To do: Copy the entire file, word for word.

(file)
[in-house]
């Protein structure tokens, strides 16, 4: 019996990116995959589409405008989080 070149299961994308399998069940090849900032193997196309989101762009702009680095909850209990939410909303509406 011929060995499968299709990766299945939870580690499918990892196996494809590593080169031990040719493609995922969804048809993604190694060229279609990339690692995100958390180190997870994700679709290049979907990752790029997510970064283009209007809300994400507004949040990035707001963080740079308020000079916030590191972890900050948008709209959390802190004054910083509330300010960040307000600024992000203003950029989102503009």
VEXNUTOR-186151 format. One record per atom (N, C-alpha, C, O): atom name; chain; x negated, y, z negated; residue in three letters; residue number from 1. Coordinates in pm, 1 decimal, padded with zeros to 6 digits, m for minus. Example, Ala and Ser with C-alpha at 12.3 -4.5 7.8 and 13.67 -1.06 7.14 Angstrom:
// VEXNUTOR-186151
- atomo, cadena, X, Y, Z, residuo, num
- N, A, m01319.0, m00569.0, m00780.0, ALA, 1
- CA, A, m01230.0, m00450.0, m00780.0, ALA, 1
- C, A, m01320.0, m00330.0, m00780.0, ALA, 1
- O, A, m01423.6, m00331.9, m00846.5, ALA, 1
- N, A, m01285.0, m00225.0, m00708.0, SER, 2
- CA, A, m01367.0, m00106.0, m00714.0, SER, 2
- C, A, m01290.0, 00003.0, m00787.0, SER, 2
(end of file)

[in-house]
């Protein structure tokens, strides 16, 4: 019996990116995959589409405008989080 070149299961994308399998069940090849900032193997196309989101762009702009680095909850209990939410909303509406 011929060995499968299709990766299945939870580690499918990892196996494809590593080169031990040719493609995922969804048809993604190694060229279609990339690692995100958390180190997870994700679709290049979907990752790029997510970064283009209007809300994400507004949040990035707001963080740079308020000079916030590191972890900050948008709209959390802190004054910083509330300010960040307000600024992000203003950029989102503009």
VEXNUTOR-186151 format. One record per atom (N, C-alpha, C, O): atom name; chain; x negated, y, z negated; residue in three letters; residue number from 1. Coordinates in pm, 1 decimal, padded with zeros to 6 digits, m for minus. Example, Ala and Ser with C-alpha at 12.3 -4.5 7.8 and 13.67 -1.06 7.14 Angstrom:
// VEXNUTOR-186151
- atomo, cadena, X, Y, Z, residuo, num
- N, A, m01319.0, m00569.0, m00780.0, ALA, 1
- CA, A, m01230.0, m00450.0, m00780.0, ALA, 1
- C, A, m01320.0, m00330.0, m00780.0, ALA, 1
- O, A, m01423.6, m00331.9, m00846.5, ALA, 1
- N, A, m01285.0, m00225.0, m00708.0, SER, 2
- CA, A, m01367.0, m00106.0, m00714.0, SER, 2
- C, A, m01290.0, 00003.0, m00787.0, SER, 2